Back in the day, Sun co-founder Andy Bechtolsheim made his mark pioneering single-board workstations and servers, an engineering feat that required a new take on integration. Sun's "pizza box" workstations earned the company a reputation as an innovator. Now, thanks to Sun's acquisition of Bechtolsheim's server startup, Kealia, innovation through integration could once again become Sun's hallmark.
It bears noting that most of the leading-edge technology in Sun's new Galaxy rackmount servers came through the door with Bechtolsheim and his tiny Kealia crew. A few dozen Kealia engineers pulled off a feat of engineering that Sun Microsystems, with a lack of mission and a crisis of morale, could not. Sun has in Galaxy the sort of head-turning technology that put it on the map. There's every reason to wonder whether Sun, stuck in its own private and self-created recession, can make something of it.
If Sun can't turn Galaxy into a hit, the technology won't be to blame. Bechtolsheim and his Kealia engineers, with Sun's best brains picking up where Kealia left off, have taken integration a step further. Where PC rack servers traditionally plant two Gigabit Ethernet ports on the motherboard, Galaxy has four. Where most 1U rack servers just barely squeeze into their chassis, Galaxy's compact and highly integrated design makes room for the hot-swappable power supplies and cooling fans more common to 2U systems, still leaving room for two (in Galaxy 1) or five (in Galaxy 2) PCI-X slots. And thanks to AMD's dual-core Opteron CPUs, Sun's got a four-way rack server in a design created for two.
Galaxy pulls off this space magic with a reduced component count and the cooling overkill of a bank of really fast (15,000 rpm) muffin fans. Unique to Galaxy is its use of 2.5-inch, SFFSAS (small form factor serial-attached SCSI) hard drives. SATA drives are also an option, but Bechtolsheim is almost as jazzed about SFFSAS as he is about Opteron, noting that the heads on the smaller drives have far less distance to cover while seeking than 3.5-inch drives do, and SFFSAS drives will rise to common SCSI rotational speeds of 10,000 and 15,000 rpm. SFFSAS is certainly bleeding-edge tech at present, but I agree with Andy that it will take off like a rocket.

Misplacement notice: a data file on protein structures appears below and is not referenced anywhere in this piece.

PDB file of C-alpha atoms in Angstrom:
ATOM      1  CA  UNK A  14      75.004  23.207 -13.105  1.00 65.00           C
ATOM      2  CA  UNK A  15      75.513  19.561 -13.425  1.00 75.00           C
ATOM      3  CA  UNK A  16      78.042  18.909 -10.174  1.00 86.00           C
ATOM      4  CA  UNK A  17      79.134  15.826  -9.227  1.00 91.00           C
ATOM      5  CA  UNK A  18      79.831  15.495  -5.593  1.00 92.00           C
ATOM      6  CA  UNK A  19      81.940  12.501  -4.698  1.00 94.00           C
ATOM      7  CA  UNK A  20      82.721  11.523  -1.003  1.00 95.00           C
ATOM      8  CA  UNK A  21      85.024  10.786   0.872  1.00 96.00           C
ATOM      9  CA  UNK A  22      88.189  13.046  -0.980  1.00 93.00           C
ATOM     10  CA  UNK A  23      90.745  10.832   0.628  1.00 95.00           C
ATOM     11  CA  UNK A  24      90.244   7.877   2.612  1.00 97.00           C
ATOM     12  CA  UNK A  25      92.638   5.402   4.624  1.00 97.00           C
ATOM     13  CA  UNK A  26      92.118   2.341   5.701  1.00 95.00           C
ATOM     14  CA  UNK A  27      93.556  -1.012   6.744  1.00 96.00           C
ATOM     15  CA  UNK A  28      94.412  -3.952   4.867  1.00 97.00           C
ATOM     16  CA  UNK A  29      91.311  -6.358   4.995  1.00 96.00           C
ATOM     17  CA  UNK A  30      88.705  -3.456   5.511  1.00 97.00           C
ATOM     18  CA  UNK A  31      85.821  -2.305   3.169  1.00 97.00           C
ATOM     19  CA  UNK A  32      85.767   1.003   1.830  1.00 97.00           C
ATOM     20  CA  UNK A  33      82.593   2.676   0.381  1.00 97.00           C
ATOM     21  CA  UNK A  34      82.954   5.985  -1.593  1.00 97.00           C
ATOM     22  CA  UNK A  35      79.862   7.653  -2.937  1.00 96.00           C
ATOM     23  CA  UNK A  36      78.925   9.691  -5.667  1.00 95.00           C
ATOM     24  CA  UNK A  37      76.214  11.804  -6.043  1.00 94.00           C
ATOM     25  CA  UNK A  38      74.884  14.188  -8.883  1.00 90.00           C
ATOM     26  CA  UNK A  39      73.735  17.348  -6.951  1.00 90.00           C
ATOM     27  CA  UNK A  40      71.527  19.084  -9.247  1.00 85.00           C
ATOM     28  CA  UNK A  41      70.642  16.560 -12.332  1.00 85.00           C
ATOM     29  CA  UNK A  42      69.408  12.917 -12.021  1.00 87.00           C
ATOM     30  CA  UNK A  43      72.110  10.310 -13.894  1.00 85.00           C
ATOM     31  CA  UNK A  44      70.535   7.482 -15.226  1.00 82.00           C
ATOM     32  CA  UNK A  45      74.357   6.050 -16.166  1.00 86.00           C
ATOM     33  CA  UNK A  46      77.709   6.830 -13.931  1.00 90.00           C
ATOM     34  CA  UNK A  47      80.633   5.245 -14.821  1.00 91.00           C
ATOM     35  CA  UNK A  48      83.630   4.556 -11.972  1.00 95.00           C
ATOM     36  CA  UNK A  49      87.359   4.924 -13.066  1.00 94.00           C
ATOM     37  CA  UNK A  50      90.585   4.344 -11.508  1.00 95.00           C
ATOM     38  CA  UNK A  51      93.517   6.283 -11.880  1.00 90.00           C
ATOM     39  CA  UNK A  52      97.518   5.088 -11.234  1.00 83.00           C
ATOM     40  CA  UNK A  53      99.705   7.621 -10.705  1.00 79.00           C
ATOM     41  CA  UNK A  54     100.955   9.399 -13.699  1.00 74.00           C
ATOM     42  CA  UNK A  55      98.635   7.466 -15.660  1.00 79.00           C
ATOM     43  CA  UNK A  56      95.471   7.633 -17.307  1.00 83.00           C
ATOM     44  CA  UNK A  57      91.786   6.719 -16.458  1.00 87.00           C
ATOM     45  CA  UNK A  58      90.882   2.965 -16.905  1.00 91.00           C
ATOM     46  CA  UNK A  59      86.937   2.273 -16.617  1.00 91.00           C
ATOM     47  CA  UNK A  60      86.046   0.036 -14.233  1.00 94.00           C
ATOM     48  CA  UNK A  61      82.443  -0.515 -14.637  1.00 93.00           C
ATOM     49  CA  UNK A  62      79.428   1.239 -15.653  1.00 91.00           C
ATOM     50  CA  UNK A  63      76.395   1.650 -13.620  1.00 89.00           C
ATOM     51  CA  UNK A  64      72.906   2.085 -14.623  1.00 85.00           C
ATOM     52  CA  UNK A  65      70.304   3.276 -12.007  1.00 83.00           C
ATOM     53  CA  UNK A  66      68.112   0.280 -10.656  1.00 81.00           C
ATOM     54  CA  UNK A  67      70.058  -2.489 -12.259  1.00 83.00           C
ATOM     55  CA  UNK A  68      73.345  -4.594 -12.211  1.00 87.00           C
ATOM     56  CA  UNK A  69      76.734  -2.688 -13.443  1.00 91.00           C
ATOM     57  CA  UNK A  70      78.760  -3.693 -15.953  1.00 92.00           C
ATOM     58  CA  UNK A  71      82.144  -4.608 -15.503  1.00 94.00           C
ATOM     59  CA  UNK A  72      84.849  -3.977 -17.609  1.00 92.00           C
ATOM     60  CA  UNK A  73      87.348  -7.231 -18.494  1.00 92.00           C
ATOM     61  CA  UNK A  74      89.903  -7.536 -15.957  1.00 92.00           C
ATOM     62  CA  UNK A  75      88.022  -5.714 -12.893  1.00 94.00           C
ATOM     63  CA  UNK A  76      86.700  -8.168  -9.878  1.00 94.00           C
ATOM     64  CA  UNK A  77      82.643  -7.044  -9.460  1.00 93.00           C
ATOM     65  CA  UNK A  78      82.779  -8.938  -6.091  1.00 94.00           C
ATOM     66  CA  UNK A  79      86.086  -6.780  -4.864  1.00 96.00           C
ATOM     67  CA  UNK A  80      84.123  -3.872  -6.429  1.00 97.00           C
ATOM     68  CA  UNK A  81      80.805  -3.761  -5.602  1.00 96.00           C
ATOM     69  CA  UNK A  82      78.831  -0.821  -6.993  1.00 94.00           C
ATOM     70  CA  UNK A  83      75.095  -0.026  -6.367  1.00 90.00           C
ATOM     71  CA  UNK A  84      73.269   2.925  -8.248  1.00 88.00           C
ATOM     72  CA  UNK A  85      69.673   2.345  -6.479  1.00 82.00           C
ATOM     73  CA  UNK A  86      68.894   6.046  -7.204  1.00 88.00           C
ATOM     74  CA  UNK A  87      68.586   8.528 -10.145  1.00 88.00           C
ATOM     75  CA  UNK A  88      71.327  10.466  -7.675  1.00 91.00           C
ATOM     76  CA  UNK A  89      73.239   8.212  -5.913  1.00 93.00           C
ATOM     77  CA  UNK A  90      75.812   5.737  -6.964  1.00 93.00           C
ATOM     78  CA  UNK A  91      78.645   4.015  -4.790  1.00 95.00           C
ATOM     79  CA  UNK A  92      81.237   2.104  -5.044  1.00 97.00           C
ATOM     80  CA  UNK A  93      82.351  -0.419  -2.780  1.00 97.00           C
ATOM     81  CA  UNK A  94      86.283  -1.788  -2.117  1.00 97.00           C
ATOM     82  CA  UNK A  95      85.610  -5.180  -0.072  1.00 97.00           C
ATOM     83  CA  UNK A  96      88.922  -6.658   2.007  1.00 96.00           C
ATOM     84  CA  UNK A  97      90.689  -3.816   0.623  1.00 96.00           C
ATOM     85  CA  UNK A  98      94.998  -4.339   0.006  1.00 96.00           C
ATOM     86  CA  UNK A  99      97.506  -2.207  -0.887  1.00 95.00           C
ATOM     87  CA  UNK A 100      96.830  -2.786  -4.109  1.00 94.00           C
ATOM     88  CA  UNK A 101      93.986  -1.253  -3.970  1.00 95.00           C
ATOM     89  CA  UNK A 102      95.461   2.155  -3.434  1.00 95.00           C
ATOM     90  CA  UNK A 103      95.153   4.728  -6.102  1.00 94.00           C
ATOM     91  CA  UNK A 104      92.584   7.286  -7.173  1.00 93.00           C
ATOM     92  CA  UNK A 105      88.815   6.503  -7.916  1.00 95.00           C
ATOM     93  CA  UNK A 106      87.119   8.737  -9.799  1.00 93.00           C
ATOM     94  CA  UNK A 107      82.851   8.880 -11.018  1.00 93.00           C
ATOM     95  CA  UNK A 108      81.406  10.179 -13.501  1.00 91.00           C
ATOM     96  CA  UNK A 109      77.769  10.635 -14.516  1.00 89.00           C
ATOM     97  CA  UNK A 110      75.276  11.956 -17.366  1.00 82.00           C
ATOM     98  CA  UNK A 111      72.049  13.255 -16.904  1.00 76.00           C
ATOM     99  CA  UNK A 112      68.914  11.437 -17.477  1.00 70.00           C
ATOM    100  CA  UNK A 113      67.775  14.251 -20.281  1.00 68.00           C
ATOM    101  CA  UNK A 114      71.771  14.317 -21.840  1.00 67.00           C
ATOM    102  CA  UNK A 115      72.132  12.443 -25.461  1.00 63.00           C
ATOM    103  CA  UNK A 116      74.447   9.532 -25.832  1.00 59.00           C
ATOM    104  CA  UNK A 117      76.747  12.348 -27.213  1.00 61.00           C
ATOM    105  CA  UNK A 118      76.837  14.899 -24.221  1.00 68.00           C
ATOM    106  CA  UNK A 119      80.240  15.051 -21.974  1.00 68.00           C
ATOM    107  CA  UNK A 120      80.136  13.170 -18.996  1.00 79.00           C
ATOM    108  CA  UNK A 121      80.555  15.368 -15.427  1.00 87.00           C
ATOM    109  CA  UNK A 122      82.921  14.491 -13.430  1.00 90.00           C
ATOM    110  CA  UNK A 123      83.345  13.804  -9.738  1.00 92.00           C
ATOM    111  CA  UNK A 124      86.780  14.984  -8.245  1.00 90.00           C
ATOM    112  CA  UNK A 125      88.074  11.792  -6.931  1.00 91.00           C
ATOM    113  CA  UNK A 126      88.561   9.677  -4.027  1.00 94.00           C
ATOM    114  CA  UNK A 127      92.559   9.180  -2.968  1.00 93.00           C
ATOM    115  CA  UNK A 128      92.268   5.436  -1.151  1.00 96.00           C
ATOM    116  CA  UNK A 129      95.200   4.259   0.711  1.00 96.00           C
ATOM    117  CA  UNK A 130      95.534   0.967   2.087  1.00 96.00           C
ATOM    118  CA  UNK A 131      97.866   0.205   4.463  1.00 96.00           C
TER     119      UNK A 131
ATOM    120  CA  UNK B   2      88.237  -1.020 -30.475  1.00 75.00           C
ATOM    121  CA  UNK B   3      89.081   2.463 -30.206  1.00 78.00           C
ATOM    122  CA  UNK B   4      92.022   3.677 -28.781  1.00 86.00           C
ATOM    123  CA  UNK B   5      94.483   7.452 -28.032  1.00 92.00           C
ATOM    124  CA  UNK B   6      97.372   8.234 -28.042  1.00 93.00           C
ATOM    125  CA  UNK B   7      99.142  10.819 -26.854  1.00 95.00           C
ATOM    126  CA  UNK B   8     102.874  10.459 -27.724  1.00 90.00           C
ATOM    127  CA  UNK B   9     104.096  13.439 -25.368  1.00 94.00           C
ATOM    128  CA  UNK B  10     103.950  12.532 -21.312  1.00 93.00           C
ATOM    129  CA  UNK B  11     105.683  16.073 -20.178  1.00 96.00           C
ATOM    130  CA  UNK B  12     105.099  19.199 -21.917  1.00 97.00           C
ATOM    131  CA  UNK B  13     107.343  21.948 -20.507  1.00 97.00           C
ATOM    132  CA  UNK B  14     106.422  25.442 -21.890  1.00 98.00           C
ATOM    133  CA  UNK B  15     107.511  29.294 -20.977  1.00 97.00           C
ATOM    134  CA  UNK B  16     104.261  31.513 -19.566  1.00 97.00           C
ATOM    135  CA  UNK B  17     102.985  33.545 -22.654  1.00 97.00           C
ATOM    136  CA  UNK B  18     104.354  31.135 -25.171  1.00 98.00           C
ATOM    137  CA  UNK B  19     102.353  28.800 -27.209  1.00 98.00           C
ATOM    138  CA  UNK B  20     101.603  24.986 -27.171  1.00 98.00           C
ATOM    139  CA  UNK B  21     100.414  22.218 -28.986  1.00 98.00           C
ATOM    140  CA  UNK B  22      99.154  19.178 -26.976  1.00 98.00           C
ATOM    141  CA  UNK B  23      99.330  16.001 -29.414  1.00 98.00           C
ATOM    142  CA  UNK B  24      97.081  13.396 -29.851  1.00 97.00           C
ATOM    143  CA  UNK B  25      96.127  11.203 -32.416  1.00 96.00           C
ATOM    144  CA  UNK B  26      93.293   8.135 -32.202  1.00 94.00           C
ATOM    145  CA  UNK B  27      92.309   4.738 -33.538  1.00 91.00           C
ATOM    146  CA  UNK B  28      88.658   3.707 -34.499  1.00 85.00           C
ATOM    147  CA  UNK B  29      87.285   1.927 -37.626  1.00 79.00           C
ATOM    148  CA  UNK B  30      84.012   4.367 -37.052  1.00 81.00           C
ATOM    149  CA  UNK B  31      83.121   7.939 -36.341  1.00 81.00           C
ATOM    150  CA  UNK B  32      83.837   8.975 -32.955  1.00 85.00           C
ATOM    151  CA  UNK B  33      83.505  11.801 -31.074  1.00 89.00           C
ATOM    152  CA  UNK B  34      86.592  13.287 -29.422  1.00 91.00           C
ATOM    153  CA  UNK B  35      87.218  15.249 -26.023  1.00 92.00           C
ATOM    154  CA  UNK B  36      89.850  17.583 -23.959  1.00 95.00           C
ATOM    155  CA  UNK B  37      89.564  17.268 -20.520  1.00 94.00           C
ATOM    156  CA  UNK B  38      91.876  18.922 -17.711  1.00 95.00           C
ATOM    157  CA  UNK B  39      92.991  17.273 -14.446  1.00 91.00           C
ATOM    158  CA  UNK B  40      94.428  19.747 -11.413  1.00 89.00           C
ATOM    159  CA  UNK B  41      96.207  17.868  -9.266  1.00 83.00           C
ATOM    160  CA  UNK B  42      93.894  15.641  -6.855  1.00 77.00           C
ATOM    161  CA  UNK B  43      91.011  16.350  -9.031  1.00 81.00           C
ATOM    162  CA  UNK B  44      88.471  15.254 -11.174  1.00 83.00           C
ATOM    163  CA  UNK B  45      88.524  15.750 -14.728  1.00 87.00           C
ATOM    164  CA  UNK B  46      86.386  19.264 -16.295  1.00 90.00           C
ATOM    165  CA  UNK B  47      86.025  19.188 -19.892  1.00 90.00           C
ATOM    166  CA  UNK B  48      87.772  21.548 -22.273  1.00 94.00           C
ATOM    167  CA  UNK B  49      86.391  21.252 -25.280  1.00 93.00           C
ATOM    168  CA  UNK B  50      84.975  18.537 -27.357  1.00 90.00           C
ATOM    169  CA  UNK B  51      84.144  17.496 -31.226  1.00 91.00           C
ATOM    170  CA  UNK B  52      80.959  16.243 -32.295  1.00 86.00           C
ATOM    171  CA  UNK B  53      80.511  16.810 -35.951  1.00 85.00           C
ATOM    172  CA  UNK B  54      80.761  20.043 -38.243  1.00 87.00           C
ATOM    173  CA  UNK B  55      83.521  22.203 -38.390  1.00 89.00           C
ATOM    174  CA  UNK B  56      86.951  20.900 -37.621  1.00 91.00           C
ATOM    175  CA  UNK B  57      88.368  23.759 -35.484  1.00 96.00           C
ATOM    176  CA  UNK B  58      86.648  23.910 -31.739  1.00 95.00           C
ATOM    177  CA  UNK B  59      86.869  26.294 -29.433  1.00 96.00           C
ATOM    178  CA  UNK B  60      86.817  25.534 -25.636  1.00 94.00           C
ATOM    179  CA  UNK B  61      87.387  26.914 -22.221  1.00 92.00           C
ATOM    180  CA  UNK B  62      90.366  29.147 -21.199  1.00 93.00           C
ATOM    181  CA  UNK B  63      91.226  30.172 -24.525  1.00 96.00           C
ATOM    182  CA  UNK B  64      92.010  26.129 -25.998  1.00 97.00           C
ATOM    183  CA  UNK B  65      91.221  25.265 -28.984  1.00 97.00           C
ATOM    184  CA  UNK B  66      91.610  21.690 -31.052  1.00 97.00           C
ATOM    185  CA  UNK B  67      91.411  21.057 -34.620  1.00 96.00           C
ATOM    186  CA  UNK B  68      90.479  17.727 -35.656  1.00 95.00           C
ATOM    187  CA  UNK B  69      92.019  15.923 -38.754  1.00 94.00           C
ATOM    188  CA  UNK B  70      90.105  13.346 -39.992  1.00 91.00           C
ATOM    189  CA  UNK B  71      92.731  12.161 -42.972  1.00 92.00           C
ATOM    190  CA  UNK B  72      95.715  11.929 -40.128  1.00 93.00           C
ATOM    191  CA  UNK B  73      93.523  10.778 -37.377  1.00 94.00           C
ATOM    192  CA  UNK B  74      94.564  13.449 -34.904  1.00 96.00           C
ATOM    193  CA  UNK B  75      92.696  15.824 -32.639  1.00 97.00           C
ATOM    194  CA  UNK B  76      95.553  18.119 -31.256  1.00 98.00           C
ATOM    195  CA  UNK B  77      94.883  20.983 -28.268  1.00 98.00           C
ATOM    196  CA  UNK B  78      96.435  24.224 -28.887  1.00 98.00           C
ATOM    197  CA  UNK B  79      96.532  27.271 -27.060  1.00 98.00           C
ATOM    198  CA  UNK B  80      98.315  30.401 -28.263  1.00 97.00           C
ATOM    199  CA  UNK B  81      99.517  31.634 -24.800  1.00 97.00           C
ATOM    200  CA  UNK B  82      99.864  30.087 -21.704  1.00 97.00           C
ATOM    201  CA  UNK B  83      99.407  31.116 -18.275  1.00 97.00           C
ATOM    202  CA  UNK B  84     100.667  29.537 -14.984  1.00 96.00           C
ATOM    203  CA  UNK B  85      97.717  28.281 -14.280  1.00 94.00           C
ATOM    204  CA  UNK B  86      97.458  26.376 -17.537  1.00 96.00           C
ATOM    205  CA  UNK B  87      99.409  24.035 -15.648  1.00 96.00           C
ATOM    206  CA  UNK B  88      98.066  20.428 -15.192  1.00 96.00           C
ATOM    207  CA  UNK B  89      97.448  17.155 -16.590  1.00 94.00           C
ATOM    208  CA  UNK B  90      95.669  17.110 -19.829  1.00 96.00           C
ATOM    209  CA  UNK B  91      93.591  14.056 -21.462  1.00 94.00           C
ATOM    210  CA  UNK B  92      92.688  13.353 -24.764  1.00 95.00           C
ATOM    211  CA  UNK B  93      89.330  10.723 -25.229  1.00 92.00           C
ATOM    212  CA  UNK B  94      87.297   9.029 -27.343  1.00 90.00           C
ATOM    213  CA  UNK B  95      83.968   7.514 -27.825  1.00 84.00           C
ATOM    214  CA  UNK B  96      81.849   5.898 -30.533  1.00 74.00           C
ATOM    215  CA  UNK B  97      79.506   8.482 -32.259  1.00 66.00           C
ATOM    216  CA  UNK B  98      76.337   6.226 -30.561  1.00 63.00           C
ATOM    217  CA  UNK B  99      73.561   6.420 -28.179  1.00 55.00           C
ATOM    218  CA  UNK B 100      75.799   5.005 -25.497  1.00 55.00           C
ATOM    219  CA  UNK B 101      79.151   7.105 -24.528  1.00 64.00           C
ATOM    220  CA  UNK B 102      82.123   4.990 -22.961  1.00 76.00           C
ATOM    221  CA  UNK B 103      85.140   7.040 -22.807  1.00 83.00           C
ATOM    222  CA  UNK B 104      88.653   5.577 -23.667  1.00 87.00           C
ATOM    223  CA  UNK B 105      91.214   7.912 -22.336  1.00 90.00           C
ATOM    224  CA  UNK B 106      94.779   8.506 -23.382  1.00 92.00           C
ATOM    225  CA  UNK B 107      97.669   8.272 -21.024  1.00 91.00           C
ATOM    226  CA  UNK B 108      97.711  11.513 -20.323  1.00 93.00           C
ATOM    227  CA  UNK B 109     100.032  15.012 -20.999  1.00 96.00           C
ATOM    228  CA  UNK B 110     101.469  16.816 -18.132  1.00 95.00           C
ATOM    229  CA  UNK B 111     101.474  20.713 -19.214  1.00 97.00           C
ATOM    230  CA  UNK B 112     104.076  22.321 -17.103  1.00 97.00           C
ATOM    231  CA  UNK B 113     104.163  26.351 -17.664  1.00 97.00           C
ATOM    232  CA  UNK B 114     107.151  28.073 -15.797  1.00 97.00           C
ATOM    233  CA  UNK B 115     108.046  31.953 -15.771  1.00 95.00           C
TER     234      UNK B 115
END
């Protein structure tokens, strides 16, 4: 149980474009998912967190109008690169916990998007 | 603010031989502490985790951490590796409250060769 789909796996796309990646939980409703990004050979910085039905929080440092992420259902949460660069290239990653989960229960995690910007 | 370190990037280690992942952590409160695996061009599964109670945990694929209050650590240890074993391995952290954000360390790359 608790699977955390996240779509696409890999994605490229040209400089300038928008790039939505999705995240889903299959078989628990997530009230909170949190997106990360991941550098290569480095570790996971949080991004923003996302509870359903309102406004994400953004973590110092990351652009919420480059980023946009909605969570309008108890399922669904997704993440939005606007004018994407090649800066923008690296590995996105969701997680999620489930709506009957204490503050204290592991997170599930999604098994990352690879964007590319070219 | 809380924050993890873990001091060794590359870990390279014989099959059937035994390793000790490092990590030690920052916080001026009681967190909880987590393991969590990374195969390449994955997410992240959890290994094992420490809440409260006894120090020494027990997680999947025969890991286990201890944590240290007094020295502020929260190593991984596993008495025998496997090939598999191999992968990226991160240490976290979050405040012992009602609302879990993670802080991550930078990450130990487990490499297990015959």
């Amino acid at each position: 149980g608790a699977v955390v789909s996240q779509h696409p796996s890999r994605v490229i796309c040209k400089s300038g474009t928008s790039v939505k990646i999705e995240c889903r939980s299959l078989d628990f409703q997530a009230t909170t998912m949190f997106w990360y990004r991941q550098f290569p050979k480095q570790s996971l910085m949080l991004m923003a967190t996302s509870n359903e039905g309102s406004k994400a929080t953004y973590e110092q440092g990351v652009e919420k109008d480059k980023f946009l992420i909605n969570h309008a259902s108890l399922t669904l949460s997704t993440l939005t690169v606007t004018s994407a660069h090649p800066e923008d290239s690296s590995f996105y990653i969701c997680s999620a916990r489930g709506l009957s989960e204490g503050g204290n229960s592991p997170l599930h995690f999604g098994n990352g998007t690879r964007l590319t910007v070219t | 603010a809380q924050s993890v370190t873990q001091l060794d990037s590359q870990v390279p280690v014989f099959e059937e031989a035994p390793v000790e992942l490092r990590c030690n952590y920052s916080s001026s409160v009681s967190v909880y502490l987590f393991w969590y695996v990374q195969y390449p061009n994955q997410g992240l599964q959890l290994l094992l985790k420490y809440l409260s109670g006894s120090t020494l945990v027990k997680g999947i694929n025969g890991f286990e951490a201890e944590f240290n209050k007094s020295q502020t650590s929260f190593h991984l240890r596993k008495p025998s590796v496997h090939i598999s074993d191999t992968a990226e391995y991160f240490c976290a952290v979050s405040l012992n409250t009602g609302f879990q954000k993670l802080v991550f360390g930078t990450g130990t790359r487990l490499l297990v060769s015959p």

Through my telescope, the brightest star in Galaxy is its SP (service processor) daughter card. A 266MHz Freescale PowerPC CPU creates an independent, free-running system within a system dedicated to simple (for admins), yet deep, remote management. Galaxy's SP provides KVM redirection, meaning that any client with a Java-enabled browser can stand in as a Galaxy server's console from the instant the BIOS copyright hits the screen.
The thriller in Galaxy's SP software is remote storage device redirection. Put simply, you can slap a Red Hat or Solaris boot CD in your notebook's CD-ROM drive, VPN into a Galaxy server hundreds of miles away that doesn't even have a bootable OS installed, and install the OS from scratch, tracking the process across reboots, lockups and requests to insert the next disc. This is server management the way it was meant to be.
AMD's technical contributions notwithstanding, Kealia and Sun have made a sweet server that will surprise Sun's competitors and server shoppers alike. But Galaxy's technical wizardry, although it makes great PR, could go the way of Solaris x86 (the first one), the directionless Sparc, and Sun's repeated stabs at Java tools leadership. Sun has to treat Galaxy and its progeny — and, bluntly, Sun Microsystems as a whole — as a valuable long-term investment before it can expect prospective customers to do the same.